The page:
The feds could, however, refer the validity of the law to the Supreme Court for its opinion.  I highly doubt they'll do that.

you have a link to back up your opinion?

No.

pookie

voice of the damned wrote:

Pookie:

Thanks for the rundown. I'm assuming that if the feds submit something to the SCOC for an opinion, it's non-binding?

I agree with Smith that it would probably just aggravate the situation for Trudeau to be the one dragging the issue to court, even if it was just to get their random thoughts on the matter.

Technically, advisory opinions don't engage the remedial powers of the Court.  So, yes, they are not binding.  In the real world, though, it would be regarded as binding.  It becomes part of precedent, and lower courts would treat it as such.  If the SCC were to issue such an opinion, someone could immediately go to the lower court and make an application for a declaration that the law is invalid.  No court would refuse.

More likely, the minute the opinion was released, Quebec itself would either change the law, or seek to invoke the override.

cco

lagatta4 wrote:

I also don't see how anyone can see women taking their husband's name as anything from a relic of an age when women had no rights or identity. If not, an equal number of men would take their wife's name, in heterosexual marriages.

I've explained this before, but since I brought it up, I suppose I might as well explain it again so the thread doesn't get too sidetracked. I didn't ask my wife to change her name; she wanted to, not to be "my appendage", but to disassociate herself from her violent and abusive family. We discovered that the "regular name change process", in Québec, is in practice only available to people named Hitler. Courts and bureaucrats set up a catch-22 of wanting government-provided evidence (driver's license, etc.) that you've used the new name for years before granting the change.

This isn't a source of deep-seated lingering resentment for me, and other than an occasional raised eyebrow at a border crossing, it hasn't presented any practical difficulties. I bring it up only as a comparison to the niqab issue, to illustrate that Québec has decided that a woman's individual right to choose her name should be restricted in order to defend women in general from being pressured to do so. To my eyes, the comparison (religious tradition, misogyny, societal pressure, government intervention) is fairly clear.

lagatta4

Yes, I said upthread that name changes in Québec are expensive and difficult. I think making them much easier would solve that problem in specific cases such as your wife's (this could apply equally to a single person, and to a man as much as to a woman), without in general viewing married women as their husband's belonging.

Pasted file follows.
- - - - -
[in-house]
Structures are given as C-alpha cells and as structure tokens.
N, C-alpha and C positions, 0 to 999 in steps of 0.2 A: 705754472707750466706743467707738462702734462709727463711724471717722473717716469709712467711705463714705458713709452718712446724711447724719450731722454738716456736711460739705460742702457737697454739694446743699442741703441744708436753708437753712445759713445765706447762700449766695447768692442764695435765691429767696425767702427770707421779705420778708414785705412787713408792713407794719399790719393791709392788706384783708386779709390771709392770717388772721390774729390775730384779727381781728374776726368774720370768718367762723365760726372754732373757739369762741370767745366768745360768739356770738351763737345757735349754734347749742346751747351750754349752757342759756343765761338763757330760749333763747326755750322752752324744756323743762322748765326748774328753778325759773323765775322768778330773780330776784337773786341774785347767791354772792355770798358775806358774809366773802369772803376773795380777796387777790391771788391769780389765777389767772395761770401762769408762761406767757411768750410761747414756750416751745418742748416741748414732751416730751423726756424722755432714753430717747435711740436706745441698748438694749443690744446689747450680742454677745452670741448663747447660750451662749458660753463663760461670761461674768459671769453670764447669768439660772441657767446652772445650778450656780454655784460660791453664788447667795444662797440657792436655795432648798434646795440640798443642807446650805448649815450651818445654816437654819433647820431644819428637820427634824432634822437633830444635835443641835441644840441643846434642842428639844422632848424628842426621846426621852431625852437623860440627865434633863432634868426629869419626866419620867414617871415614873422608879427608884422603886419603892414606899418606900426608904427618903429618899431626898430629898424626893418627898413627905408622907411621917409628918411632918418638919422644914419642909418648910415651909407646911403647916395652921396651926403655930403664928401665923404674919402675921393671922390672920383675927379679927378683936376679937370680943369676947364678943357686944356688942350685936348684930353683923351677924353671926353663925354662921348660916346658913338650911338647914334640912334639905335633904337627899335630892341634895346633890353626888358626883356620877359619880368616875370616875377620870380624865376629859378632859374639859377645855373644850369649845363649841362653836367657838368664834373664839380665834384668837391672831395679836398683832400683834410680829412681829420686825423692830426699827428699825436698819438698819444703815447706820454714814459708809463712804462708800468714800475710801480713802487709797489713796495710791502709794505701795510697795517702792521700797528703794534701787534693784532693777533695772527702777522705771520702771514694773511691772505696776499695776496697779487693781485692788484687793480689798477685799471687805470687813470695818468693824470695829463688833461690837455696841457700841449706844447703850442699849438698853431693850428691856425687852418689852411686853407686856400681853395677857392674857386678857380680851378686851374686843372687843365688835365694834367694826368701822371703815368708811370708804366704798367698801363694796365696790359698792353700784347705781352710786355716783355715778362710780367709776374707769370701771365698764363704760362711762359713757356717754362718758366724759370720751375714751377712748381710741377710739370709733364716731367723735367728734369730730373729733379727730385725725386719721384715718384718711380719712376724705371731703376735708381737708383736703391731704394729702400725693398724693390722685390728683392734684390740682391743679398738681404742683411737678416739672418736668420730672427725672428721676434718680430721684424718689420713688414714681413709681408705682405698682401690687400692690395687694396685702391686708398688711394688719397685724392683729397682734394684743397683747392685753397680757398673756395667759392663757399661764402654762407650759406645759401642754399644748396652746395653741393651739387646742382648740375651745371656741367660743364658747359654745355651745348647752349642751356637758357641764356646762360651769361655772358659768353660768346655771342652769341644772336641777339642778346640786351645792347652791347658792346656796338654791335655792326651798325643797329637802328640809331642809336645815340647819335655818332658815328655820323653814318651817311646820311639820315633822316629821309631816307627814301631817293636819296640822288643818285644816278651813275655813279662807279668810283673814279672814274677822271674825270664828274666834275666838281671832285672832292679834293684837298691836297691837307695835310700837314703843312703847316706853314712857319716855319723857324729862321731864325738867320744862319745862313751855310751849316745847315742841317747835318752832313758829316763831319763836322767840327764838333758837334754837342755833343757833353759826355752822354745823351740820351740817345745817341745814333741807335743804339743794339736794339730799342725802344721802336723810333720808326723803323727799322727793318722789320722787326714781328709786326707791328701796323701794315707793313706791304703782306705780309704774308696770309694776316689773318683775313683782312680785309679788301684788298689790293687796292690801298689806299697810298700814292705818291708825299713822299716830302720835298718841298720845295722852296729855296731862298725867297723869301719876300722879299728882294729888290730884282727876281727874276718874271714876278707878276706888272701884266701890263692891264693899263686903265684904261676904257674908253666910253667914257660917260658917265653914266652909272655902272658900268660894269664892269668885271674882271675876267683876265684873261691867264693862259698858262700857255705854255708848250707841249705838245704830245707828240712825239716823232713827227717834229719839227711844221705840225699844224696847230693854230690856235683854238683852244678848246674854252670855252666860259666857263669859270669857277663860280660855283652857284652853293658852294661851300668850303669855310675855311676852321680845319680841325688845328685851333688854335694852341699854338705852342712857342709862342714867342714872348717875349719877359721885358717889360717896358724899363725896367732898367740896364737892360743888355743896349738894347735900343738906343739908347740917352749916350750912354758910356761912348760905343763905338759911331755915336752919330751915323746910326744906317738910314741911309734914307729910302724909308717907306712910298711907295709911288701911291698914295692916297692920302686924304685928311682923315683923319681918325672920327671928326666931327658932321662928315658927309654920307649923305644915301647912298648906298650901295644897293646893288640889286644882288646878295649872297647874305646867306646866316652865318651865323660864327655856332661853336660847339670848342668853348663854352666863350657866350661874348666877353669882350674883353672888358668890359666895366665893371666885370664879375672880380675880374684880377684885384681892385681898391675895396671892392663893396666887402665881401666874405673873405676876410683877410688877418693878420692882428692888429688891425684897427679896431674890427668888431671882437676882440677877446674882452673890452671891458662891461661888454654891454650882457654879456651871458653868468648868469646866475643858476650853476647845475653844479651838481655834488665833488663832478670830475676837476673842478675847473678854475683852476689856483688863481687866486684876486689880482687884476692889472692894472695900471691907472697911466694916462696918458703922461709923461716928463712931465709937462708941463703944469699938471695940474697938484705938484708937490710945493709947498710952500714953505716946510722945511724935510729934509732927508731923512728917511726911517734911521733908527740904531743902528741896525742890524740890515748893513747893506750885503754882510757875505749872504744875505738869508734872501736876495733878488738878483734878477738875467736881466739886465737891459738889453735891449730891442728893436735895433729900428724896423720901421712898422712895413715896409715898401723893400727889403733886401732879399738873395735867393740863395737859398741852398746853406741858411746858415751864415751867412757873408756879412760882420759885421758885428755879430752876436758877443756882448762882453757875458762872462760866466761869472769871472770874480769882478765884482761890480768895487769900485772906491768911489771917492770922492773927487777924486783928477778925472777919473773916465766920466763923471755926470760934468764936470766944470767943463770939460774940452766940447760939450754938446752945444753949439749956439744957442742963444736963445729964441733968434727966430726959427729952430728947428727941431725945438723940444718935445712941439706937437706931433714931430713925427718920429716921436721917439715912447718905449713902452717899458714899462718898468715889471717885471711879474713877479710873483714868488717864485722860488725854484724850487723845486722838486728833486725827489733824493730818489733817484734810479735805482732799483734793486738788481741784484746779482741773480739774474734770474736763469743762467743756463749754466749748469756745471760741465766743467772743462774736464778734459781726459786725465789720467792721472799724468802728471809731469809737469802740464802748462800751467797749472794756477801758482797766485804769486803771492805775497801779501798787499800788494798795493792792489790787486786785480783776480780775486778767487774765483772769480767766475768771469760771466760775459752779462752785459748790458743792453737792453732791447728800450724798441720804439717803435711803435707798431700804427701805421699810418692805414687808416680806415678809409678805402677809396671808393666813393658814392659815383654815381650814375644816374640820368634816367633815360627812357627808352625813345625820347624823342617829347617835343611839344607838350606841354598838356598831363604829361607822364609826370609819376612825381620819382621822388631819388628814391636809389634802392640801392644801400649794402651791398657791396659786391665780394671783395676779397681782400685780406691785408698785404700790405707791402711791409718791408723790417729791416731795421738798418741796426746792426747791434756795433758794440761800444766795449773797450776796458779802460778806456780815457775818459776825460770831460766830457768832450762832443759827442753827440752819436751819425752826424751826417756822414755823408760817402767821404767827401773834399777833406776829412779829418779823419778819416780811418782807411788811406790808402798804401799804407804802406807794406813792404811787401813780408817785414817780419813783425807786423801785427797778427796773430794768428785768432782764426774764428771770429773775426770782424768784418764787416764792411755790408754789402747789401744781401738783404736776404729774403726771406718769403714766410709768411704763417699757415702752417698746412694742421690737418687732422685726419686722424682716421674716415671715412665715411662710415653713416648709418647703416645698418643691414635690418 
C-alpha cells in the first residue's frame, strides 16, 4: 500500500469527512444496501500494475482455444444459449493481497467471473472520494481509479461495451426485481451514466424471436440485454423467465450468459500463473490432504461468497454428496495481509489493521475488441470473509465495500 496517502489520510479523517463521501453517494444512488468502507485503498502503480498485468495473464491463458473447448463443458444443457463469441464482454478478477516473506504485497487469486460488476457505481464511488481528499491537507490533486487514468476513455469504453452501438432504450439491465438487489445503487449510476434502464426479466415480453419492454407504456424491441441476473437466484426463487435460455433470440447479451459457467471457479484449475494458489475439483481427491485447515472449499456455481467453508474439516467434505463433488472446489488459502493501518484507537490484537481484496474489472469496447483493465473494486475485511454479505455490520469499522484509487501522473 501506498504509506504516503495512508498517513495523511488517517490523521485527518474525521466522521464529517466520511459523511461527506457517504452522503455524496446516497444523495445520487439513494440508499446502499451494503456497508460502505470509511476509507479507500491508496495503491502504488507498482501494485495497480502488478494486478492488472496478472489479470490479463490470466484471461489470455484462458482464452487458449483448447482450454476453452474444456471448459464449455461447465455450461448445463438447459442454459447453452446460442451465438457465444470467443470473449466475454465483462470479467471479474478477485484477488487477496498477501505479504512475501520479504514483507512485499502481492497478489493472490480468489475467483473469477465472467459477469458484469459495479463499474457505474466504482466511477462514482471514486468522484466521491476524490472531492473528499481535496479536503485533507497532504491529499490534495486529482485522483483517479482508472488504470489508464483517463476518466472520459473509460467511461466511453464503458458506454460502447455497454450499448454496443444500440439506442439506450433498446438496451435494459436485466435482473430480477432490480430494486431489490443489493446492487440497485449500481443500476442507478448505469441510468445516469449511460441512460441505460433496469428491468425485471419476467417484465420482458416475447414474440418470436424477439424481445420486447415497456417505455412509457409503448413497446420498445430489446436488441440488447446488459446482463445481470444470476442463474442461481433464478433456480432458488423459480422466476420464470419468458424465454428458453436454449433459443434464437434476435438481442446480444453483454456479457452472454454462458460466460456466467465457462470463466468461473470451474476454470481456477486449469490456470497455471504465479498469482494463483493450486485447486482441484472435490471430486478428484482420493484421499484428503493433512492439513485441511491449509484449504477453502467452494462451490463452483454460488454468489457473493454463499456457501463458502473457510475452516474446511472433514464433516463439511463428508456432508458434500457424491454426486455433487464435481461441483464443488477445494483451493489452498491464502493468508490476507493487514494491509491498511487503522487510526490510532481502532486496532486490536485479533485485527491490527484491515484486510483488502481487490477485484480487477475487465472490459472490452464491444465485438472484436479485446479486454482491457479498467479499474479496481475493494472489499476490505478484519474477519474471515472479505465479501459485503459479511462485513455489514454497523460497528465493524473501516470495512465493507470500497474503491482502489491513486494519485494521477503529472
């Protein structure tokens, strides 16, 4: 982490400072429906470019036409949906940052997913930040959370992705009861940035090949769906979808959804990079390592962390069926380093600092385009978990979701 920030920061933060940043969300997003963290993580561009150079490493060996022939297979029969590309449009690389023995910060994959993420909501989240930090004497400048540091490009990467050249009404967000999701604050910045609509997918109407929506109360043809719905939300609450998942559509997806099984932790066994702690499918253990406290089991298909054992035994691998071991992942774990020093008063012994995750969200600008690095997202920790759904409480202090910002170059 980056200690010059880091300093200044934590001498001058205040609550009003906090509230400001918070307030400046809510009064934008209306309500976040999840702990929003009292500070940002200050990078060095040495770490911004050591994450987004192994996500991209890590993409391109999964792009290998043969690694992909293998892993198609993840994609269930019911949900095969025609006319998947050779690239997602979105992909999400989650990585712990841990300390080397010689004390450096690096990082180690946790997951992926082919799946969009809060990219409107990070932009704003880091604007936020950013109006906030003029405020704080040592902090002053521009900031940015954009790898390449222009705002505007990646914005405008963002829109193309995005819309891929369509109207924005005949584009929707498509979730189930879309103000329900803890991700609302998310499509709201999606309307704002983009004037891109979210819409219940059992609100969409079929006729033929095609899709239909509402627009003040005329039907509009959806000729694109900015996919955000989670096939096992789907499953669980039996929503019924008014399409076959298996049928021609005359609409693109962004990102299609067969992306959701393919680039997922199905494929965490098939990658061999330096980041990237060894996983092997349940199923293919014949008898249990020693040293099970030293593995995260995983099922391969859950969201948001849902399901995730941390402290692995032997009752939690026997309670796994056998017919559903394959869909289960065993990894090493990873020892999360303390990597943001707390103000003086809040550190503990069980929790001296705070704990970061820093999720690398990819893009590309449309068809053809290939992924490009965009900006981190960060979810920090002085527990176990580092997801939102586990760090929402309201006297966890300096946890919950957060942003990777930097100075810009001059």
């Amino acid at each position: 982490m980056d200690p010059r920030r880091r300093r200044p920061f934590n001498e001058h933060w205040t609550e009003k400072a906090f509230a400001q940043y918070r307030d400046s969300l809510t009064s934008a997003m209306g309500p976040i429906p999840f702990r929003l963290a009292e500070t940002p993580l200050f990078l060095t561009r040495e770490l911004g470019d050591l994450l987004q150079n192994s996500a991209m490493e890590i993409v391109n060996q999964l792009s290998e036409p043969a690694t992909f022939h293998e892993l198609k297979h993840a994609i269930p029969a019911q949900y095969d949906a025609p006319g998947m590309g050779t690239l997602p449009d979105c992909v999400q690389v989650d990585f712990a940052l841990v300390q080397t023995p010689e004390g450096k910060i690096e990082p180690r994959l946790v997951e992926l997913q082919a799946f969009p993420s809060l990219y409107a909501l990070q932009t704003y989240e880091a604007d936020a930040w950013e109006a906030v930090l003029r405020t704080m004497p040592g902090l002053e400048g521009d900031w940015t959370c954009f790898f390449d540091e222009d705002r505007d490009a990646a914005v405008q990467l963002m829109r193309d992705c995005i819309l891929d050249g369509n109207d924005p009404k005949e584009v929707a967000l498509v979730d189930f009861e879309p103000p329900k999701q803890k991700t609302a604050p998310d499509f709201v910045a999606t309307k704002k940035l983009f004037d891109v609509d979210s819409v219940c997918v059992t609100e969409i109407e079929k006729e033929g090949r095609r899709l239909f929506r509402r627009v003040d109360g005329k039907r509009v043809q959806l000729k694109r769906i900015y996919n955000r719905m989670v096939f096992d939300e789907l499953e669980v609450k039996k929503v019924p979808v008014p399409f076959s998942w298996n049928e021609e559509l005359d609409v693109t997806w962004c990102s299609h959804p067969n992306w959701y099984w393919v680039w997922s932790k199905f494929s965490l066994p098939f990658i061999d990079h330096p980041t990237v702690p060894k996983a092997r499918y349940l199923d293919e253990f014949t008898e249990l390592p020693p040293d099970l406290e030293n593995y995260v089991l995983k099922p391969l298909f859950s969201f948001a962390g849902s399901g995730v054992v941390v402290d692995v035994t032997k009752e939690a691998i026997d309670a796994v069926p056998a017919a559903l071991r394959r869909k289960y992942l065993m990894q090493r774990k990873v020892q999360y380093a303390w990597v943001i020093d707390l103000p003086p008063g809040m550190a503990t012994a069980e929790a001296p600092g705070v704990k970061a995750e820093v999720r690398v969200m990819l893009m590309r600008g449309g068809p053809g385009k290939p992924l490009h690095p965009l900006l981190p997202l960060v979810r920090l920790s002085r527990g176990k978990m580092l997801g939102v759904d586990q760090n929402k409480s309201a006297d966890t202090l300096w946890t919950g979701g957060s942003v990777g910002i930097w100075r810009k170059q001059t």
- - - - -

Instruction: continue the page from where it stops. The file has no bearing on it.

WWWTT

@lagatta4

France at one time did have an extensive colonial empire and France is on of the former barbaric imperialists. Lots of blood on their hands!

https://en.wikipedia.org/wiki/French_India

lagatta4

I don't understand; when on earth did I ever deny that? Though of course the UK was the leading colonial power in South Asia. France was mostly a coloniser in Africa and Southeast Asia - "French Indochina". And earlier, in the Americas, from Québec to Louisiana and the smaller but more lucrative colonies in the Antilles.

I don't see the relationship between your latest post and anything I've written in this thread. We weren't talking about France, but about Québec.

6079_Smith_W

pookie wrote:

Technically, advisory opinions don't engage the remedial powers of the Court.  So, yes, they are not binding.  In the real world, though, it would be regarded as binding.  It becomes part of precedent, and lower courts would treat it as such.  If the SCC were to issue such an opinion, someone could immediately go to the lower court and make an application for a declaration that the law is invalid.  No court would refuse.

More likely, the minute the opinion was released, Quebec itself would either change the law, or seek to invoke the override.

I figured I was just agreeing with you about federal intervention being a bad idea. I assumed that was your meaning, and there is plenty of past evidence that, especially as a violation of Quebec sovereignty, it would be a terrible idea.

A bit of a turnaround, but some years ago (2011?) Saskatchewan asked the court of appeal for a ruling on whether it could pass a law allowing justices of the peace to opt out from marrying gay couples, after a commissioner was found guilty in a human rights complaint.

Not only did the court turn them down, in the ruling they called out the government for being dishonest in trying to find a way to violate human rights on a technicality, not unlike this current law in Quebec. If I can find the ruling I will post it.

lagatta4

IANAL (I'm not a lawyer) but I suspect that this law is not in conformity with Québec's own human rights charter.

pookie

lagatta4 wrote:

IANAL (I'm not a lawyer) but I suspect that this law is not in conformity with Québec's own human rights charter.

IAAL, and you are IMO quite correct.

pookie

6079_Smith_W wrote:

pookie wrote:

Technically, advisory opinions don't engage the remedial powers of the Court.  So, yes, they are not binding.  In the real world, though, it would be regarded as binding.  It becomes part of precedent, and lower courts would treat it as such.  If the SCC were to issue such an opinion, someone could immediately go to the lower court and make an application for a declaration that the law is invalid.  No court would refuse.